LAS VEGAS -- At the 2018 Evolution Championship Series, Dominique "SonicFox" McLean cemented himself once more as the best in the world in a new title, taking home the first Dragon Ball FighterZ in front of a packed crowd at the Mandalay Bay Events Center on Sunday night.
Including side events, he has now won five Evo titles, and four of them in separate games. Standing in front of the swarm of onlookers in his blue fox costume to represent his "fursona," SonicFox felt at ease all night, rolling through his wave of challenges in a succession of dominant victories. In an winners-bracket match with rival Goichi "GO1" Kishida of Japan, he prevailed, showcasing the separation he has already made between himself and the rest of the competition in DBZ.
Through all the noise and theatrics on the main stage with new faces introducing themselves to the hundreds of thousands watching on Twitch, the one known quantity, the constant, was the skill and natural prowess of SonicFox. The world of competitive video games has incredible prowess across any game, but even then, there is no question: SonicFox -- a sly grin on his face with his fox head resting next to him as he plays -- is a one-of-a-kind talent. His ceiling is unknown, nor how many games at which he can excel.
After being known as the "NetherRealm God" for his championships in Mortal Kombat and Injustice, the consensus was that his limitation was being strong in games created by a company that catered to his strengths. Then, after getting the same top results in a game like Skullgirls, a departure from his norm, that limit became limitless.
All right, fine. Surely it was just that he excelled in games with the small-player niche pools?
Dragon Ball at Evolution was the most competitive title in the series of fighting games played at the event, with 2,575 entrants signing up to compete for the inaugural title. It didn't matter it wasn't a NetherRealm game. It didn't matter if the number of hands reaching for the crown were coming from every angle. When the dust settled, the last man -- well, fox standing -- was the 20-year-old prodigy who runs through games faster than your favorite speedrunner.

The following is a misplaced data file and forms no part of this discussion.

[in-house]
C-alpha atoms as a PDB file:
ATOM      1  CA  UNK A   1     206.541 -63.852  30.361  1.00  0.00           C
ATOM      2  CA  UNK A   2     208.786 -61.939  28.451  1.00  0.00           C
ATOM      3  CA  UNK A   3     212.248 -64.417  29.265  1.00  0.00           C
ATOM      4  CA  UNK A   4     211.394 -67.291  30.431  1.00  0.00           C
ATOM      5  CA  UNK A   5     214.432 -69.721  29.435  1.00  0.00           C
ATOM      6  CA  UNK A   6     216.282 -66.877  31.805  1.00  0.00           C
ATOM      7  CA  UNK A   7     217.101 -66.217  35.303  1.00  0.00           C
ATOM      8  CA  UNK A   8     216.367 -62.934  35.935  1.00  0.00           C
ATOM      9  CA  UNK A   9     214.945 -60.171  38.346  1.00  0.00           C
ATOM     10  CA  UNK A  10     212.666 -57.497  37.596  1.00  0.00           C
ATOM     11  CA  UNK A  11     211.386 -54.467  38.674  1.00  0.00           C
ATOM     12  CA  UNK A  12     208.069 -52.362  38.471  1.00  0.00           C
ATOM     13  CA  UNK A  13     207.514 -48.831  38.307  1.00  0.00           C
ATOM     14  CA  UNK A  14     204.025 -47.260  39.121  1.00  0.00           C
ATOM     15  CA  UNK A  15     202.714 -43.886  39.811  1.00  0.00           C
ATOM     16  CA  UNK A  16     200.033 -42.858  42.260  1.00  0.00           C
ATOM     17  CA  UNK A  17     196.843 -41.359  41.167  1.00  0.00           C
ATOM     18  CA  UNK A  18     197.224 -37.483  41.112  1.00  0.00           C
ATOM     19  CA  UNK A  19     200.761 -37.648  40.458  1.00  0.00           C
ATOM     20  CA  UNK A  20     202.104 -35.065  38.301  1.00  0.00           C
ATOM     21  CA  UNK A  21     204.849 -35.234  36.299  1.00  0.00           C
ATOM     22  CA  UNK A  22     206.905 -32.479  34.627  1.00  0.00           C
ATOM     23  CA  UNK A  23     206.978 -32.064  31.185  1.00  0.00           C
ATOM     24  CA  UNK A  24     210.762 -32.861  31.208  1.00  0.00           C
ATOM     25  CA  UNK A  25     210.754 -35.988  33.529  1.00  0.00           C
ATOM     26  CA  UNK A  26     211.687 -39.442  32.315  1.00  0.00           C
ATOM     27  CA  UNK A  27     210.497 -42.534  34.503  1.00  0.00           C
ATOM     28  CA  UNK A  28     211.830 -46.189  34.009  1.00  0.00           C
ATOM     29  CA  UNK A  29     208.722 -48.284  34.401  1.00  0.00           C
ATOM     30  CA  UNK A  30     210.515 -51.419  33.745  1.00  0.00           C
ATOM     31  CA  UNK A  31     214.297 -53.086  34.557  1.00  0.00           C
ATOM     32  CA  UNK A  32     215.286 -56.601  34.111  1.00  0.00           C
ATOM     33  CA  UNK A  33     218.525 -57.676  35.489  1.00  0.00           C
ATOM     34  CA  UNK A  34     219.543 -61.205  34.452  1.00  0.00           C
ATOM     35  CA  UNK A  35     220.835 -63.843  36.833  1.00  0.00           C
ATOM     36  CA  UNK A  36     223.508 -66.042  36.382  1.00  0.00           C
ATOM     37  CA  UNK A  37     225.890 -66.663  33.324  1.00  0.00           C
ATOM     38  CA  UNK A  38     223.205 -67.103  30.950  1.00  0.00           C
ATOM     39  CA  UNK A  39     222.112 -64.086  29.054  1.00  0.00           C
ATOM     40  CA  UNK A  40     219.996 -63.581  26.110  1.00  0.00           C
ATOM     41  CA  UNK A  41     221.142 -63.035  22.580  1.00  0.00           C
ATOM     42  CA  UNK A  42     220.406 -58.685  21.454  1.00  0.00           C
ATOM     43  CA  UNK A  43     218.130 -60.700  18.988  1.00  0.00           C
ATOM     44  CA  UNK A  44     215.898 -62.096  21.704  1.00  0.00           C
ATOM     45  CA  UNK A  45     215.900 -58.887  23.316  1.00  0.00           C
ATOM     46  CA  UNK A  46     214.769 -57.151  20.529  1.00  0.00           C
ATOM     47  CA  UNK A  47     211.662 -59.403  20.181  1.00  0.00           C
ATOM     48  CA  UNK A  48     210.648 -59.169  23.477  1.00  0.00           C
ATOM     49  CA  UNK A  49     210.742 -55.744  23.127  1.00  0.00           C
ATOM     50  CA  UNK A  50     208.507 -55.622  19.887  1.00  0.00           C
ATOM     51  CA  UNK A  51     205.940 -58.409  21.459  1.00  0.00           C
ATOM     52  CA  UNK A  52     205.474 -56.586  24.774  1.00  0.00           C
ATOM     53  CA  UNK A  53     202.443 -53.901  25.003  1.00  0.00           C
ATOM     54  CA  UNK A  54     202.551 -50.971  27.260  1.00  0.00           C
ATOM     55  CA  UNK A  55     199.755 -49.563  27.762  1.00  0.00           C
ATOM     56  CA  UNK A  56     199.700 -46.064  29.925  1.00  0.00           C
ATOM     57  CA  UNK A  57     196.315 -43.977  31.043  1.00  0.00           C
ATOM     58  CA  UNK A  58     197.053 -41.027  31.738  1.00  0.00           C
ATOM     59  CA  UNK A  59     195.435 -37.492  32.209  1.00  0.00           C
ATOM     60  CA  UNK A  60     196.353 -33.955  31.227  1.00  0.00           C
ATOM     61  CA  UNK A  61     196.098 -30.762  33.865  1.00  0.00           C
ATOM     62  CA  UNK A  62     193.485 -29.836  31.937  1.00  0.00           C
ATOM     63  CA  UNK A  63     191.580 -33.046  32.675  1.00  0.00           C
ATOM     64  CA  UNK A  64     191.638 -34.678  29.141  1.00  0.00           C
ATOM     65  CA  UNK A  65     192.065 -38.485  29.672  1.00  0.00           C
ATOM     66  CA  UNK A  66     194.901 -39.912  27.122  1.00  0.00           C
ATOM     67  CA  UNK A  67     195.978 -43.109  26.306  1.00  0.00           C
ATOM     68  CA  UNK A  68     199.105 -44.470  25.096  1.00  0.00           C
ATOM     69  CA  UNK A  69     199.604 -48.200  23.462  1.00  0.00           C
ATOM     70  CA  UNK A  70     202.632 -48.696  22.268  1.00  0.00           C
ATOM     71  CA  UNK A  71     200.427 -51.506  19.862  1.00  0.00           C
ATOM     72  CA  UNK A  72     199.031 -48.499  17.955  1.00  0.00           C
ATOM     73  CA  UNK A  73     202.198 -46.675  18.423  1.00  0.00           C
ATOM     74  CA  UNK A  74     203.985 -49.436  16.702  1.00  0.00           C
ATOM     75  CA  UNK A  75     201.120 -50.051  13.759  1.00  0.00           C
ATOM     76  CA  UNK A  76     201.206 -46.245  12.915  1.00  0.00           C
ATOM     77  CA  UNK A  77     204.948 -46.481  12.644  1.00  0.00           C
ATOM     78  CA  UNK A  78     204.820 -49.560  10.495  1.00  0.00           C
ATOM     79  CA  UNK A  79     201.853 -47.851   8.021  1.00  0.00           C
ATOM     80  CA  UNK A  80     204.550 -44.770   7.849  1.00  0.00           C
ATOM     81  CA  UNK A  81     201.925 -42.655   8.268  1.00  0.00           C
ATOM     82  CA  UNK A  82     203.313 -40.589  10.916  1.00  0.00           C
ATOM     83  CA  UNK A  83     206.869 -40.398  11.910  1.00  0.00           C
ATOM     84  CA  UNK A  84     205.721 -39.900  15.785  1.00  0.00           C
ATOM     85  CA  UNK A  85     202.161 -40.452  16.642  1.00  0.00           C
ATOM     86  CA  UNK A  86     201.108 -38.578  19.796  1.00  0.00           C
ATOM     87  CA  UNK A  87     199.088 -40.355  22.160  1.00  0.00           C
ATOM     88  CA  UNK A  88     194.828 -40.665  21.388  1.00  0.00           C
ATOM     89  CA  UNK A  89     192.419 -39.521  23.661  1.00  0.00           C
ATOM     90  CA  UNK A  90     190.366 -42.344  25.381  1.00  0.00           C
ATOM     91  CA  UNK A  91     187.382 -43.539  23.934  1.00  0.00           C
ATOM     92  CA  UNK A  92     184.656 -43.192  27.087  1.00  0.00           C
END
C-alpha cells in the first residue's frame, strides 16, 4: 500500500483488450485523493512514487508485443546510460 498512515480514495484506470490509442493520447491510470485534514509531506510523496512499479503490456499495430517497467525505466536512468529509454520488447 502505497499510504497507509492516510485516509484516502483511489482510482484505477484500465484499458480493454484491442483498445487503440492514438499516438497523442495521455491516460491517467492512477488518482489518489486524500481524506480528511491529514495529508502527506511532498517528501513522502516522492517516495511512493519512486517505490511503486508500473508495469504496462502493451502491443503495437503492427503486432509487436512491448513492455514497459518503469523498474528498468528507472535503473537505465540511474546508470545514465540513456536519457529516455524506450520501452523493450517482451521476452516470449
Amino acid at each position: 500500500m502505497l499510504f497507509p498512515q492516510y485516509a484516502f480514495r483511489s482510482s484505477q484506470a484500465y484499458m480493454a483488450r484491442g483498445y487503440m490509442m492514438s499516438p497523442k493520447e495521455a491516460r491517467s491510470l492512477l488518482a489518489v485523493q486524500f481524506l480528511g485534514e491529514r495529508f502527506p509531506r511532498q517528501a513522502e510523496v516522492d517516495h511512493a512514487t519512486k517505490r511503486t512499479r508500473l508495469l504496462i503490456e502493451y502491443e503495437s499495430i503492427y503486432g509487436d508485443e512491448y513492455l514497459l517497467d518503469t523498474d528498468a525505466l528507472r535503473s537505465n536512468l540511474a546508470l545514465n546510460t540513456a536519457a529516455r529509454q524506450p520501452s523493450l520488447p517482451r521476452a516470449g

"The greatest part is I'm not even in my prime yet," SonicFox told ESPN following his Evo victory. "So I still have [a lot of time] ahead of me."
In Overwatch, the game's best player and current MVP, Bang "JJoNak" Sung-hyeon admitted in an interview that while in high school, he never got further than novice level at League of Legends. StarCraft, possibly the most difficult game ever created, produced some of the most mechanically gifted esports players in history, but when they hoped to make the transition to a new game like Dota 2, League of Legends, or a first-person shooter, a majority of them floundered, crashing into an invisible wall they never saw in their previous game.
That has not happened to SonicFox. Each proverbial mountain has turned into a molehill when he has actually come up against the obstacle.
When it appeared he might finally slip, dropping a match 3-0 to GO1 to reset the bracket in the grand final, SonicFox didn't flinch. Coming down to the last hit in the opening set of the final series, he didn't change from his aggressive style in the face of GO1's defensive approach, pulling through with the death knell to start the wave of momentum that led him to the championship.
Confident in and out of the game, SonicFox lifted from his chair to proudly put on the fox head that draws him stares wherever he goes. He doesn't care. Like the invisible walls that plague other competitive gamers, SonicFox doesn't adhere to what people think can or can't be done. While he spread out on the main stage, blowing a kiss into the camera, he took out his cellphone to send a message to the world on social media, "im gay also the best dbfz player on this f---ing planet dont forget it."
In the competitive gaming world, being yourself isn't often the norm. SonicFox, someone who thumbs his nose at the norm, is always himself. From his interviews to his onstage antics, to proudly walking through the halls of the Mandalay Bay in full costume -- before being asked by security to take off his fox head -- what he portrays at an event is who he truly is. To the people who don't have a voice in the world, feeling as if they can't be themselves, SonicFox is here to show that everything will be all right.
"The more fame that I have, the more I realize, why should I care what people think about me when I can just be me?" SonicFox said. "That's how I made my brand: You should just always be yourself and there will always be people who will like you."
If the best all-around fighting game player in the world can stand in front of a thousand fans, bearing himself to the world in his blue, fluffy costume, tail dragging behind him, confident in who he is, you can too. And beyond his current and future championships, maybe when SonicFox finally hangs up his controller one day in the distant future, inspiring others will even outweigh the impact of those trophies.